As expected, large NiEDDA accessibilities segregate predominantly to loops connecting the various TM segments. Compared with absolute values obtained in other membrane proteins such as MsbA (34), the EmrE accessibilities localize the loops to the membrane/water interface except for the amino acids 52 and 53. Measurable collisions with NiEDDA are observed at the termini of TM1 and -2 at sites of minimal oxygen exposure. They are 180° out of phase with O2 indicating water penetration to the transmembrane segment presumably near the substrate-binding site.
EPR spectra for spin-labeled EmrE reconstituted in liposomes are shown in supplemental Figs. 2–5. The shapes of these spectra report the dynamics of the spin label side chain, i.e. its mobility, relative to the protein (22). The determinants of the rate and/or amplitude of spin label dynamics are the local steric crowding in the immediate vicinity of the spin label and the flexibility of the backbone to which it is attached. The spectra can also have contributions from broadening by short range dipolar coupling between symmetry-related spin labels in the dimer.
Line shapes characteristic of motionally restricted spin labels recur at sites within the TM helices with a characteristic 3.6 periodicity (supplemental Figs. 2–5). Together they define the surface of each TM that packs against other TM helices. On the opposite surface, the line shapes reflect highly mobile spin labels as expected at lipid-exposed sites. This motif is observed along the entire lengths of TM1 and -4, although TM2 and -3 show distinct evidence of asymmetric packing. The N-terminal two turns of TM2 (residues 30–36) have uniformly mobile EPR spectra suggesting that this segment is lipid-exposed with little tertiary contacts. In contrast, spin labels introduced at residues 56–60 of TM3 have restricted motion consistent with a sterically packed environment.
To quantitatively compare the mobility of spin labels, the inverse of the central linewidth (ΔH0)−1 was calculated from the EPR spectrum (Fig. 5A). (ΔH0)−1 is a phenomenological descriptor of mobility whose value was shown to correlate with the structural environment of the label (22). The 3.6 periodic variation in (ΔH0)−1 (Fig. 5A) reflecting alternation between buried, exposed, and tertiary contact environments is consistent with four α-helical segments. The overall mobility pattern reflects the packing characteristic of each helix discussed above.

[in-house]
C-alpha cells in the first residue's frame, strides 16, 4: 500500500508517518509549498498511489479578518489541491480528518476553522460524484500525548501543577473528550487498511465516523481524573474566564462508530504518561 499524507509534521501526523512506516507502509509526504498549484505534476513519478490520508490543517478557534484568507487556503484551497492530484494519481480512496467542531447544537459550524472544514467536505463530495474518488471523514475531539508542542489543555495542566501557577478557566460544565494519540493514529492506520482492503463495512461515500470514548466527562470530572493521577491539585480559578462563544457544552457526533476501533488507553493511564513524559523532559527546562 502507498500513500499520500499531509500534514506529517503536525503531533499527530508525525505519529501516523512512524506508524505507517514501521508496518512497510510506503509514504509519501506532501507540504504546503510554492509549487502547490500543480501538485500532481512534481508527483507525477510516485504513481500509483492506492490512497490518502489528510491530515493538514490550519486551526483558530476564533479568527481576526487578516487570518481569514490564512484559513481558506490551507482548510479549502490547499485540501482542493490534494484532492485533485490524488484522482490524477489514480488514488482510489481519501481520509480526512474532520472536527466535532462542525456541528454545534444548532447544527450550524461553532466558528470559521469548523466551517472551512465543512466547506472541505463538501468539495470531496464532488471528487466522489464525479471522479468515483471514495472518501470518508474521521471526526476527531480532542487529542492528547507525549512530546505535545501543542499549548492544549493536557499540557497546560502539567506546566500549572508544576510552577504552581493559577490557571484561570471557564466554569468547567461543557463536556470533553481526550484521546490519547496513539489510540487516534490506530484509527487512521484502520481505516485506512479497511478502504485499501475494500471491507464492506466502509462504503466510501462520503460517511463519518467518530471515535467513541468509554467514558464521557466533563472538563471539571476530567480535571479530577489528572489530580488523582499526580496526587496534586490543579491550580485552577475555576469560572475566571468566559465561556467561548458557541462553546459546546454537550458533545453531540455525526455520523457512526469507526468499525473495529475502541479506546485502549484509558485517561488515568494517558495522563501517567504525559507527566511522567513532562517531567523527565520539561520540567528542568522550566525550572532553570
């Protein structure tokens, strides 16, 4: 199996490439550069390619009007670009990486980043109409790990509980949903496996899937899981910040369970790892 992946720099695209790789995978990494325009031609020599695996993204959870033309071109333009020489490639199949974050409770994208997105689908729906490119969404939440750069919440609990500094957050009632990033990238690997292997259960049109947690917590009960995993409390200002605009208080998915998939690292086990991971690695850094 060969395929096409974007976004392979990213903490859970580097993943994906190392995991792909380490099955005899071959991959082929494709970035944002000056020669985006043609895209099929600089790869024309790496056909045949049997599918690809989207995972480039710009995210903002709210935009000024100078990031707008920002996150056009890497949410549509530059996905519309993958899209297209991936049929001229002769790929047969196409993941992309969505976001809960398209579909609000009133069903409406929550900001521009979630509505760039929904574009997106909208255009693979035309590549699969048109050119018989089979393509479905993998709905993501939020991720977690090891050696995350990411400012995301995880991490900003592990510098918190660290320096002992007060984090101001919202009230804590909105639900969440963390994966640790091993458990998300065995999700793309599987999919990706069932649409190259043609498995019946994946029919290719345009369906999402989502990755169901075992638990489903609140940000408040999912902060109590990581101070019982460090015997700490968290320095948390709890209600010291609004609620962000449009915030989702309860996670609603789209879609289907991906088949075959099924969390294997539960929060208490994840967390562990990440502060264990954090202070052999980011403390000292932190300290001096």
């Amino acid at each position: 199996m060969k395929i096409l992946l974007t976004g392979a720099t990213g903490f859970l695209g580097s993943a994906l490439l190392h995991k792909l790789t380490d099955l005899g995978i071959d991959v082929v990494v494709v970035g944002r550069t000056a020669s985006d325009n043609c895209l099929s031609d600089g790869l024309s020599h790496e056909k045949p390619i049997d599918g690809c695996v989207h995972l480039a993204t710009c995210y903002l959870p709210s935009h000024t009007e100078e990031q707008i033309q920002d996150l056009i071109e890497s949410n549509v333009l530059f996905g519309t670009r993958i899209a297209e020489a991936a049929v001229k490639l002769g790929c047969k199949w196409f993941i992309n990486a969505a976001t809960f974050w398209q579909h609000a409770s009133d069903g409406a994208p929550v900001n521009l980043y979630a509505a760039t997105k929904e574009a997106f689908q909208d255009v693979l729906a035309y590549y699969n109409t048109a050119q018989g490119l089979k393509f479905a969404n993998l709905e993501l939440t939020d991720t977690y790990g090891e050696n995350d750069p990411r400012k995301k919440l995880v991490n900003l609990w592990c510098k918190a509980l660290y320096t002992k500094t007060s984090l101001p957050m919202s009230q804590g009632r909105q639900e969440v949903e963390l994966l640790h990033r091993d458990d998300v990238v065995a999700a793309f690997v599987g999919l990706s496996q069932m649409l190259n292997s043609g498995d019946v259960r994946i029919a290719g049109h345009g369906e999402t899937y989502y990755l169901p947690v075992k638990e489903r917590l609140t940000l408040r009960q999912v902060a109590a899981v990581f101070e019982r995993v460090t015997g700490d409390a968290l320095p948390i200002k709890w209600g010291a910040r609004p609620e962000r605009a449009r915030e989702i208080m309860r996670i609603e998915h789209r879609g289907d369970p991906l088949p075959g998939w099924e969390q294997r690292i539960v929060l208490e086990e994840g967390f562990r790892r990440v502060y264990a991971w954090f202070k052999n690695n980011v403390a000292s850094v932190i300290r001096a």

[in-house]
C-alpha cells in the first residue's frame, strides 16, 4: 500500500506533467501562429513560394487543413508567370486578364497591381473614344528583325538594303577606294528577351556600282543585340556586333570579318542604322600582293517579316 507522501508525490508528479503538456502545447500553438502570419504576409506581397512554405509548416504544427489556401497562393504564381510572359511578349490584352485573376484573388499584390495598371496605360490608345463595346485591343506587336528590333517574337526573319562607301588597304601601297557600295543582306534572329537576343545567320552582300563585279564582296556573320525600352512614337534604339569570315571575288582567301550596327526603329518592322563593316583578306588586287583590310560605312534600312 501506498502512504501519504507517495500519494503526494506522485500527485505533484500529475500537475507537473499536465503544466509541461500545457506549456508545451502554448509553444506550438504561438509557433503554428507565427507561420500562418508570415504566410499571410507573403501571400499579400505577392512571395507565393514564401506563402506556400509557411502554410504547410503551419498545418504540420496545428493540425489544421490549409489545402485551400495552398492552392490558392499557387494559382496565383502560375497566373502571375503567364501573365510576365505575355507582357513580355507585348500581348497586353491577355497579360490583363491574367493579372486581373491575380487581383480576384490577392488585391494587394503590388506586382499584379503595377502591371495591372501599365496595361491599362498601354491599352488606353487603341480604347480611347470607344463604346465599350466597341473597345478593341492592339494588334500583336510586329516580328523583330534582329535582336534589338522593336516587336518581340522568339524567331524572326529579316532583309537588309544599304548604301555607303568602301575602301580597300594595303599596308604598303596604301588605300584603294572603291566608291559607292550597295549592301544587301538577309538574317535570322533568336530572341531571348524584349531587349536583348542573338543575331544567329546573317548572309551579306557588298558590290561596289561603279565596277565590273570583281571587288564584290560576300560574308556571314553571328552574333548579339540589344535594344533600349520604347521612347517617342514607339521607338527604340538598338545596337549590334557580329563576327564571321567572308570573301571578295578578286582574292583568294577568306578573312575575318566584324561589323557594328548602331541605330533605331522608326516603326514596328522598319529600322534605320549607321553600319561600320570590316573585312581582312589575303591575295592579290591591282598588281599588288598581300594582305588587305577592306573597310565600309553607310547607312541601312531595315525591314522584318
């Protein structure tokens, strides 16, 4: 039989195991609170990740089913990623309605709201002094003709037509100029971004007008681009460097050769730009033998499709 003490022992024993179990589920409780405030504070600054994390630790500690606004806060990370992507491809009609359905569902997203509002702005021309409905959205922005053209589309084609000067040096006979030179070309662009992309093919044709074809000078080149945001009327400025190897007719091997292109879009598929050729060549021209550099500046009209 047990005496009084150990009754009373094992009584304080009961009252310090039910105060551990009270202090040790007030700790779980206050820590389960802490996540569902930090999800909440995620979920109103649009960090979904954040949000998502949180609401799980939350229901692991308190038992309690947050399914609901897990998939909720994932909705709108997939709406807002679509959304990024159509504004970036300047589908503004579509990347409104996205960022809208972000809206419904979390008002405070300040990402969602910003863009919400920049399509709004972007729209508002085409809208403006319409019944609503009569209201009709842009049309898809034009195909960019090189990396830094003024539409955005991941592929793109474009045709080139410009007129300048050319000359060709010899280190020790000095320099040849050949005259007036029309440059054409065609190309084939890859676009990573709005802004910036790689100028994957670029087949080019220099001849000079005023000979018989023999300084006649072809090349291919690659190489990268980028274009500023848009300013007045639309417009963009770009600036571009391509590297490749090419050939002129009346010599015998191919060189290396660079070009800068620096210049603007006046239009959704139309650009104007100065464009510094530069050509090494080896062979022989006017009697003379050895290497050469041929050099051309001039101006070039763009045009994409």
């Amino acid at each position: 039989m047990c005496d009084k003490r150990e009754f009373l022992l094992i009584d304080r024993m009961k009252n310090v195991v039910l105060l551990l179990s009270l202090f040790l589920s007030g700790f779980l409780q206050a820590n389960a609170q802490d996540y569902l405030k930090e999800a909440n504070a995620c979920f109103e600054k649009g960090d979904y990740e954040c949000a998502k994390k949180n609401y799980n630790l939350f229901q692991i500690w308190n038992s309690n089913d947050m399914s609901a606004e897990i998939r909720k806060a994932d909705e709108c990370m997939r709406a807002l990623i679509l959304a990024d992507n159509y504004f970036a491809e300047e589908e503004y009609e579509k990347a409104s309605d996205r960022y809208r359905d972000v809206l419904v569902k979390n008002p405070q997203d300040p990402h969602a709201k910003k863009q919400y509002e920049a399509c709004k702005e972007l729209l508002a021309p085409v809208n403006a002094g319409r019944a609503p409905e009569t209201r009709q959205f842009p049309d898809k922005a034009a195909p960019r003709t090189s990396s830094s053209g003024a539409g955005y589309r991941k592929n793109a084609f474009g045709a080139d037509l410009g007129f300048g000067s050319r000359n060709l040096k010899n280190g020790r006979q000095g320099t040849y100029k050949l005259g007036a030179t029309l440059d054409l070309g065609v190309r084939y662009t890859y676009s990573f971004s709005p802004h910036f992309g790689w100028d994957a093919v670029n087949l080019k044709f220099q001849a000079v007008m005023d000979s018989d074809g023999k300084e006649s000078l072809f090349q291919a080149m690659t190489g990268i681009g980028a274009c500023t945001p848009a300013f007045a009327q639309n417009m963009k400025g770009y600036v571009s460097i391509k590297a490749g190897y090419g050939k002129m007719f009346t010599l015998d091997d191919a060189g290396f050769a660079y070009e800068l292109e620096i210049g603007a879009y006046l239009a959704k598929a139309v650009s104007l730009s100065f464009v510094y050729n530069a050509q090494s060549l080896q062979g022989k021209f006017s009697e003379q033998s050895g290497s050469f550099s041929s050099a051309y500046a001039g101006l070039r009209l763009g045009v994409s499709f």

The EPR line shapes at sites 14, 18, 40, 44, 60, and 64 have extensive broadening characteristic of strong dipolar coupling between spin labels separated by less than 15 Å. As noted previously in detergent micelles, the spectra reveal the presence of two populations, one in close proximity and one separated by more than 20 Å (19). Remarkably, these sites are located on the buried surfaces of TM1 (residues 14 and 18), TM2 (residues 40 and 44), and TM3 (residues 60 and 64) but not TM4. In TM1 and -2, they occur near the middle of the helix. Analysis of labeling efficiency using an experimentally determined extinction coefficient demonstrates that the second population does not arise from incomplete labeling (27).
TPP+ binding leads to conformational changes that alter the environments of spin labels in TM1–3 as shown in Fig. 5 and supplemental Figs. 2–5. In TM1, line shape changes at residues N-terminal to Glu-14 (residues 8, 10, and 11) reveal an increase in motional restriction and order although those C-terminal to Glu-14 such as residues 19, 21, and 22 near the C terminus of TM1 report a decrease in steric restriction of the spin labels (Fig. 6A and supplemental Fig. 2). In parallel, TPP+ binding eliminates dipolar coupling at residue 18 arising from the packing of the two spin labels at the dimer interface. Finally, oxygen accessibilities at residues 8 and 11 are dramatically reduced indicating transition of these residues from lipid exposed to buried environments (Fig. 5B).
To establish the specificity of TPP+-induced conformational change, we took advantage of the absolute requirement of a glutamate at position 14 for substrate binding. For this purpose, the spectral changes at residues 10 and 18 were examined in a background where Glu-14 was substituted with an alanine. The supplemental Fig. 6 shows that the mutation eliminates the spectral sensitivity to the addition of TPP+ demonstrating the lack of bulk effects on the EPR line shapes. In addition, the E14A mutation alters the EPR spectral line shape eliminating dipolar coupling at site 18. This may reflect the transition of the transporter to a different conformational state as a result of the Glu-14 substitution.
TPP+ binding induces opposite changes in O2 and NiEDDA accessibilities at the two N-terminal turns of TM2 (Fig. 5, A and B). Spin labels at residues 31, 34, and 38, already in a lipid-exposed environment, report an increase in O2 and a decrease in NiEDDA accessibility. This movement also affects the dipolar coupling between symmetry-related spin labels at sites 40 and 44, although the magnitude of the change is rather small (Fig. 6B). The width of the broad component at site 40 is reduced (arrow in Fig. 6B), although the dipolar splittings at site 44 become more prominent.
Starting at residue 56 and continuing through the N-terminal part of TM3, TPP+ binding uniformly reduces the mobility of spin labels (Fig. 6, B and C). This is consistent with the observation of a rigid loop connecting TM2 and -3 in the EM structure (16, 35). At site 64, the strength of the dipolar coupling increases resulting in a spectrum similar to that of residues 14 and 40 indicating spin labels separated by less than 10 Å. Changes in O2 accessibility are observed at a number of sites in TM3 and in the loop connecting TM3 and -4 (residues 75 and 76).